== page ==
Only if you make changes. To restate that in a way that will make it very
clear: If you edit a file, it will be different, but if you don't edit it,
then it will be the same. Further, if you edit only part of a .jpg, then
only part of it will be different. The exception being if you crop it on
other than an 8 pixel block boundary.

Bob
January 27, 2005 12:22:51 AM

Archived from groups: rec.photo.digital (More info?)

Fred <Pkevinf@hotmail.com> wrote in
news:2iufv05lmc8345qbaq4l90d34oqkt42eep@4ax.com:

> Thank you both! What test are you referring to in photoshop 6?
>

I opened a .jpg, and did 'save as' and 'close' and then 'open'. I repeated
that a number of times. No change in the .jpg. I then opened and made
changes to small parts of the .jpg, by, for instance bluring a selection.
The selection (and 0 to 7 adjcent pixel boundary) were altered, but the
remainder of the .jpg is not.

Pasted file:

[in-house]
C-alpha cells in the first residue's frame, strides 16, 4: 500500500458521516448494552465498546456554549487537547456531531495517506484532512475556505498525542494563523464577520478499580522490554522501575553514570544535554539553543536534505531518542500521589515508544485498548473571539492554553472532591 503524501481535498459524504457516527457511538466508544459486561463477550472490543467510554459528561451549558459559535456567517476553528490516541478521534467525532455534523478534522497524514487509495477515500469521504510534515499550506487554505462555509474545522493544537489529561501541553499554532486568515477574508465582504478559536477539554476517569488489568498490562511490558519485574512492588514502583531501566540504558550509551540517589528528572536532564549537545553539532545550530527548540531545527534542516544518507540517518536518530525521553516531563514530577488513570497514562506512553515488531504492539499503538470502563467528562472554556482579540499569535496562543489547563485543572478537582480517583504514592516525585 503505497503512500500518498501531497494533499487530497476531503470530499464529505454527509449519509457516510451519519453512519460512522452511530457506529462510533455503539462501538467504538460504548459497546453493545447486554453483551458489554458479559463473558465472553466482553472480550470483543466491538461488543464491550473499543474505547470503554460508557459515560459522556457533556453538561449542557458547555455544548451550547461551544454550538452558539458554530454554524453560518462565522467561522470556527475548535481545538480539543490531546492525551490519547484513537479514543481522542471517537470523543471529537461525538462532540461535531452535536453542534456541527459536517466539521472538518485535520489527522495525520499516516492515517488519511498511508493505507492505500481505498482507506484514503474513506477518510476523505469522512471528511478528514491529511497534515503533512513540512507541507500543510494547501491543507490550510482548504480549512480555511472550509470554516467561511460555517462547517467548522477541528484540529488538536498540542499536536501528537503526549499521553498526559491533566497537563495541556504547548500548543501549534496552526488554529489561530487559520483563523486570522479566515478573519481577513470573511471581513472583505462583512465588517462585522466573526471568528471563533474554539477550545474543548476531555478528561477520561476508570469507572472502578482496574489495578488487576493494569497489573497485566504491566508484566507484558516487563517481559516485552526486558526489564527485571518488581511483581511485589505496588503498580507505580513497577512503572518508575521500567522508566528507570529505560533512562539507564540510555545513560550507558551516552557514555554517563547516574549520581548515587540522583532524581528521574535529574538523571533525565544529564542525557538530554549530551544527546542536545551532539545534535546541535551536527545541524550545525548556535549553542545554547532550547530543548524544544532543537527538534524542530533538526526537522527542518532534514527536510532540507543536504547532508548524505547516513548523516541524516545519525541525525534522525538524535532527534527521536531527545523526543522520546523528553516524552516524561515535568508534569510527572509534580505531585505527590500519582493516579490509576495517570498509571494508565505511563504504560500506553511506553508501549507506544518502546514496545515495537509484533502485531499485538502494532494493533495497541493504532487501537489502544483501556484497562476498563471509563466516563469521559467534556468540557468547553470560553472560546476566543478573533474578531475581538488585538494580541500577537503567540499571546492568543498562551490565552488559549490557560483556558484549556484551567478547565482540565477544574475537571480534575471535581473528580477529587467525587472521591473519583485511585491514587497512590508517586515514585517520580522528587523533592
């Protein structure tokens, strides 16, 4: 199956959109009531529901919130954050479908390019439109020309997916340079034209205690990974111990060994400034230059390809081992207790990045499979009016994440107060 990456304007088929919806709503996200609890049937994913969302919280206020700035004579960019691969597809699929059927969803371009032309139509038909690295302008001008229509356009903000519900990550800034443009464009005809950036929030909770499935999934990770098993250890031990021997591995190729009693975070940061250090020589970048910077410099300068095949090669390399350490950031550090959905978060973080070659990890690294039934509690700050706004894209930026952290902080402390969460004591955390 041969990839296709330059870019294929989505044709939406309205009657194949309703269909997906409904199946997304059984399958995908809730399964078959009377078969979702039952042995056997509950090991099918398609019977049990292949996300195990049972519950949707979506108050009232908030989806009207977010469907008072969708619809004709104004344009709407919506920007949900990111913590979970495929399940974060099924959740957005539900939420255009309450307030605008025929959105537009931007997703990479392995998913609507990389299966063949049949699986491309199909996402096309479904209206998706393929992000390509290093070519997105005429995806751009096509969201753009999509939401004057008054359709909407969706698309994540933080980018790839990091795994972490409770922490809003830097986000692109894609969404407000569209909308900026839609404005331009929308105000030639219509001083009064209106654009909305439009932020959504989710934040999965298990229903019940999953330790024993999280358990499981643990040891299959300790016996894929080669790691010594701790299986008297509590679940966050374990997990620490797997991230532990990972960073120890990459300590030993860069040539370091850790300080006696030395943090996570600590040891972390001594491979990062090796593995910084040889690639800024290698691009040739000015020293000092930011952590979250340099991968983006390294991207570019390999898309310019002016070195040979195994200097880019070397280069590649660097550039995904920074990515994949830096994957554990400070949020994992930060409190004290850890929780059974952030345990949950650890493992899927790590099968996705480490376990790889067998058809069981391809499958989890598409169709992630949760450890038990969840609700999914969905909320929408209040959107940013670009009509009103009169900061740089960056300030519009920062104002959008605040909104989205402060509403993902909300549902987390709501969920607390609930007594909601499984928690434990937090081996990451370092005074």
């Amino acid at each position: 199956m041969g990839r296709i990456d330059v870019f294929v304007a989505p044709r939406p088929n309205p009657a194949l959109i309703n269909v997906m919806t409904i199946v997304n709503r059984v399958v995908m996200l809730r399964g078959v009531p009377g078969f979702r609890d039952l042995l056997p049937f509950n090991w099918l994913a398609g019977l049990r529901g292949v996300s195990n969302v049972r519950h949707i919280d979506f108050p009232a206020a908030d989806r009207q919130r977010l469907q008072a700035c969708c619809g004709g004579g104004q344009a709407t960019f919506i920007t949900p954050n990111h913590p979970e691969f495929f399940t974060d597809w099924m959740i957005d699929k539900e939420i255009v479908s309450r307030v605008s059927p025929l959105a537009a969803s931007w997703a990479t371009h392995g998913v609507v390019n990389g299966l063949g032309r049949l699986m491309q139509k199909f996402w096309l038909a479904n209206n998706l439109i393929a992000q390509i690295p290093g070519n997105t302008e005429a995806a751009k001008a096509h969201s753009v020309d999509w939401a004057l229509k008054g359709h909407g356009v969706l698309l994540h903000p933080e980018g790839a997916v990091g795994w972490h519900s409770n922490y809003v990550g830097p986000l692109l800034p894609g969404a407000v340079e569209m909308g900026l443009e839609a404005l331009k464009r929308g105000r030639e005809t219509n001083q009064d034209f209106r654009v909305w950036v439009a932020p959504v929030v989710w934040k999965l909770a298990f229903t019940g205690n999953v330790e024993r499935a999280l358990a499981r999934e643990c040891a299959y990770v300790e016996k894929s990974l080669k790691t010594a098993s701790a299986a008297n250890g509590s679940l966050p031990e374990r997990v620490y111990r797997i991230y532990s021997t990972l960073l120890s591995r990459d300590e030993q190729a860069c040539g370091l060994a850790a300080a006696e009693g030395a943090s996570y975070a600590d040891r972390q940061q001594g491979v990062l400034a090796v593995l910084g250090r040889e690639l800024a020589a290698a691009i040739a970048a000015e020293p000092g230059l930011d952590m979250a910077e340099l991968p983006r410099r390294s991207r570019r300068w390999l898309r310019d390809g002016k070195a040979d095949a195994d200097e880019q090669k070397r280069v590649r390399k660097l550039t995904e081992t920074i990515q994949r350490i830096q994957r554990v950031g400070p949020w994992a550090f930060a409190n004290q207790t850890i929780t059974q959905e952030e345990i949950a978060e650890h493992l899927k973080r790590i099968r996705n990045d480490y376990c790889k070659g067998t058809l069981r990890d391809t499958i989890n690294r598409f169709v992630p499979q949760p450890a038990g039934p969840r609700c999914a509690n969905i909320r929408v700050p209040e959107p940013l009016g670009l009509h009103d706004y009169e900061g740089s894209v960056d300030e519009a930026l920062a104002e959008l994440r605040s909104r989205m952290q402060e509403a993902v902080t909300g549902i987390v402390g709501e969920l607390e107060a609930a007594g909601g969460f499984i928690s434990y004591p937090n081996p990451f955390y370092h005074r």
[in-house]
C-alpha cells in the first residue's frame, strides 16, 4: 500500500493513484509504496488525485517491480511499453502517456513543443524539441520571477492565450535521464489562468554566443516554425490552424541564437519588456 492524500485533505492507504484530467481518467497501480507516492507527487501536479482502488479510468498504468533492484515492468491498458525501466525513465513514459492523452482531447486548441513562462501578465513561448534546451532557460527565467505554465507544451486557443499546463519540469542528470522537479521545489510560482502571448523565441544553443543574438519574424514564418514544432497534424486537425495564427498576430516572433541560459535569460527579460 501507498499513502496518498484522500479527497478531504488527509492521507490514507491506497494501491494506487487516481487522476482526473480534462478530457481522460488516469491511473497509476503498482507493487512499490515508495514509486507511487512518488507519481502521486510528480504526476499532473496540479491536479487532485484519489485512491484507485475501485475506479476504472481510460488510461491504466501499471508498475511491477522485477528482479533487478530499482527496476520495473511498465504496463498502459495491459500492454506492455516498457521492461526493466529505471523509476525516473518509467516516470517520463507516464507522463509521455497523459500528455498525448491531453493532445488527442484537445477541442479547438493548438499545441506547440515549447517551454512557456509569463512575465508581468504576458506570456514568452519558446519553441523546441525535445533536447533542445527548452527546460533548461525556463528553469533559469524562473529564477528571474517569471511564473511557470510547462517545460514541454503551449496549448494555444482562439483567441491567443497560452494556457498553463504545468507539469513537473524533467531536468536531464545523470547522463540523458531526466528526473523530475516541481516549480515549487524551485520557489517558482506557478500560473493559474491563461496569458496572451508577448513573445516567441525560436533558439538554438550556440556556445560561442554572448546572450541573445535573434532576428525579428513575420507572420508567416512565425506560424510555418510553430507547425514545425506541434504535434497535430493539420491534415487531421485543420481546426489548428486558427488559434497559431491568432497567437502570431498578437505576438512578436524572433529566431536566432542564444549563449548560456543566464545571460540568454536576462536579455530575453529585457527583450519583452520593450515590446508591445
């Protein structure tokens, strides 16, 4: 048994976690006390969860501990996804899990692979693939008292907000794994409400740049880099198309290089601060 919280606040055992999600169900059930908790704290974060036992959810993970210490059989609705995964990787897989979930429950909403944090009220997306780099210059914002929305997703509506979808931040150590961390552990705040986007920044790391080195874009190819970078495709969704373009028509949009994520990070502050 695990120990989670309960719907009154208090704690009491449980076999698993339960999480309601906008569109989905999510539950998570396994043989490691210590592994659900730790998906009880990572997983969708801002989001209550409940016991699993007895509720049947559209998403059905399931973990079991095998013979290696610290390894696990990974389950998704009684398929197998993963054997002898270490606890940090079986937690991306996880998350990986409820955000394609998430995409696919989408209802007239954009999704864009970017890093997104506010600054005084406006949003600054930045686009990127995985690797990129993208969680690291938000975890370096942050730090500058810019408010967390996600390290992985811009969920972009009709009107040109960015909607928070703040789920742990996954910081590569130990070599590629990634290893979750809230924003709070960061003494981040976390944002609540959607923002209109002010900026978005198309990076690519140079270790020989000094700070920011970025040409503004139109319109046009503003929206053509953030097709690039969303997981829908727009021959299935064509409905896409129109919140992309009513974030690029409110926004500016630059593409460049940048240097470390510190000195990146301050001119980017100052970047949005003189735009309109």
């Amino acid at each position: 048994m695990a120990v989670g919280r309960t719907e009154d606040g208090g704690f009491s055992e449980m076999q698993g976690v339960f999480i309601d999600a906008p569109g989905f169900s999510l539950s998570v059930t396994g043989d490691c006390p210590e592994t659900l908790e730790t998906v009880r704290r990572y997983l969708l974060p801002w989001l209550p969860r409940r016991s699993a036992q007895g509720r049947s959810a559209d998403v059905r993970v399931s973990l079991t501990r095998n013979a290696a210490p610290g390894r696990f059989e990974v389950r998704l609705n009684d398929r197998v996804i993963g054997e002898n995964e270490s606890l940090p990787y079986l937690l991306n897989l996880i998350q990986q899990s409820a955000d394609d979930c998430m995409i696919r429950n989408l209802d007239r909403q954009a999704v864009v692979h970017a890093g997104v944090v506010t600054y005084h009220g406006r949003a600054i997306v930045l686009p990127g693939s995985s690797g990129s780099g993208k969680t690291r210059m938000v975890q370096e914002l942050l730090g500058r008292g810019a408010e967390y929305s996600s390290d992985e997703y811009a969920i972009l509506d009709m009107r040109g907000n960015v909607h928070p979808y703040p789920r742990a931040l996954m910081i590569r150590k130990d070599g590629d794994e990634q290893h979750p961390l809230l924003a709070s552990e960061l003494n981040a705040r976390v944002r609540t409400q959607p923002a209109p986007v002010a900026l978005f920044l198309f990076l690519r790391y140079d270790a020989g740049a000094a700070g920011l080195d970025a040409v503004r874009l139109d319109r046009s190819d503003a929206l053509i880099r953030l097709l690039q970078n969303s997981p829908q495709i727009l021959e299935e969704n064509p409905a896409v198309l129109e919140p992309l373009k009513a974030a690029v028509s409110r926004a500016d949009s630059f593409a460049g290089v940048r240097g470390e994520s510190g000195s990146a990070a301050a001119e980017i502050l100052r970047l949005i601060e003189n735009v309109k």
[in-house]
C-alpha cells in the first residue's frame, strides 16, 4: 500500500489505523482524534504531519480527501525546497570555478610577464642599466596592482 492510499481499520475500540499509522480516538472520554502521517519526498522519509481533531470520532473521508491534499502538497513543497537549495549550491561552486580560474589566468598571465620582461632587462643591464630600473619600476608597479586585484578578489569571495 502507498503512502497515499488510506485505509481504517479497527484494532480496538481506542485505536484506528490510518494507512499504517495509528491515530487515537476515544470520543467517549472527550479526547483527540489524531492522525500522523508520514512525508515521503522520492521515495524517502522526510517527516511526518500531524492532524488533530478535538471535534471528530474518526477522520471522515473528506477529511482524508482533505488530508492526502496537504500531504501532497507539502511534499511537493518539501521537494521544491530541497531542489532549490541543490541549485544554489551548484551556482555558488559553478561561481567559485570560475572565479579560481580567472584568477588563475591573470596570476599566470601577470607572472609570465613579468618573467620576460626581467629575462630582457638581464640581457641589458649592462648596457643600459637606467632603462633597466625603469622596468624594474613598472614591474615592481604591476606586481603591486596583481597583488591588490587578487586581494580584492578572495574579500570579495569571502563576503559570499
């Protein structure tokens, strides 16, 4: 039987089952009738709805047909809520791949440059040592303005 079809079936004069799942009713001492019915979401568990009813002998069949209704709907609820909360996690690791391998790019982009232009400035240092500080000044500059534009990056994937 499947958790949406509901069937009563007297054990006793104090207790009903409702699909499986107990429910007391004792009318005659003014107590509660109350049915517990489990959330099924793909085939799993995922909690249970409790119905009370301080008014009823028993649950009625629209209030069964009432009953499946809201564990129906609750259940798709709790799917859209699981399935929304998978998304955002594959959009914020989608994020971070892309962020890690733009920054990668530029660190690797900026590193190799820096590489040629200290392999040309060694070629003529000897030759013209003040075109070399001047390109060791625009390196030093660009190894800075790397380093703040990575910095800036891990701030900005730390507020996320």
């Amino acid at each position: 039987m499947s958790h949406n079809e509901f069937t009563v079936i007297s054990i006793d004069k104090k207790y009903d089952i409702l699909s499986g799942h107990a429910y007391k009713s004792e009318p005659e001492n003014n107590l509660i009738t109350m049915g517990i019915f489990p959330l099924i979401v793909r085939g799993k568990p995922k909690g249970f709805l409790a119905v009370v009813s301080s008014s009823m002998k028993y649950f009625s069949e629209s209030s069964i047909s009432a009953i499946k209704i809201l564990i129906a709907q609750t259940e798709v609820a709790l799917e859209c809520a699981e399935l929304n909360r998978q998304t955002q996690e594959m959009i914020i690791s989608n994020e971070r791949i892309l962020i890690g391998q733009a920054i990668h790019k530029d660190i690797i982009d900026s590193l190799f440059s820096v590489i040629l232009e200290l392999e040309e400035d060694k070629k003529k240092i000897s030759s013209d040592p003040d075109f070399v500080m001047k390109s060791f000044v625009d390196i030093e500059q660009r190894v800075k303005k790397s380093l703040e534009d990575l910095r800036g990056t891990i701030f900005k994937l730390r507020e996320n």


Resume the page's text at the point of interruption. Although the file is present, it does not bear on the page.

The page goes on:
Bob
Anonymous
January 27, 2005 12:58:13 AM

Archived from groups: rec.photo.digital (More info?)

On Wed, 26 Jan 2005 21:20:48 GMT, bob <not@not.not> wrote:

>"SleeperMan" <SleeperMan@too.sleepy> wrote in
>news:IASJd.8570$F6.1556921@news.siol.net:
>
>> name. You won't see difference in general photos, but if you shoot
>> some text from close, then save, re-save a few times, look in
>> photoshop magnified, you'll see the difference.
>>
>
>Only if you make changes. To restate that in a way that will make it very
>clear: If you edit a file, it will be different, but if you don't edit it,
>then it will be the same.

Yep, presuming you don't re-save the file.

>Further, if you edit only part of a .jpg, then
>only part of it will be different.

This is only true if you don't adjust the quality setting in photoshop
from one save to the next, and that the original file was created by
the same version of photoshop in the first place.

For example, if photoshop opens a JPEG written by a D70, and then just
saves it again without edit, the whole file *does* get re-encoded.
This will be true for a JPEG created by any camera.

Secondly, even standard adjustments like warmup, levels, unsharp-mask,
color-temp, saturation etc *always* affect the entire image. So in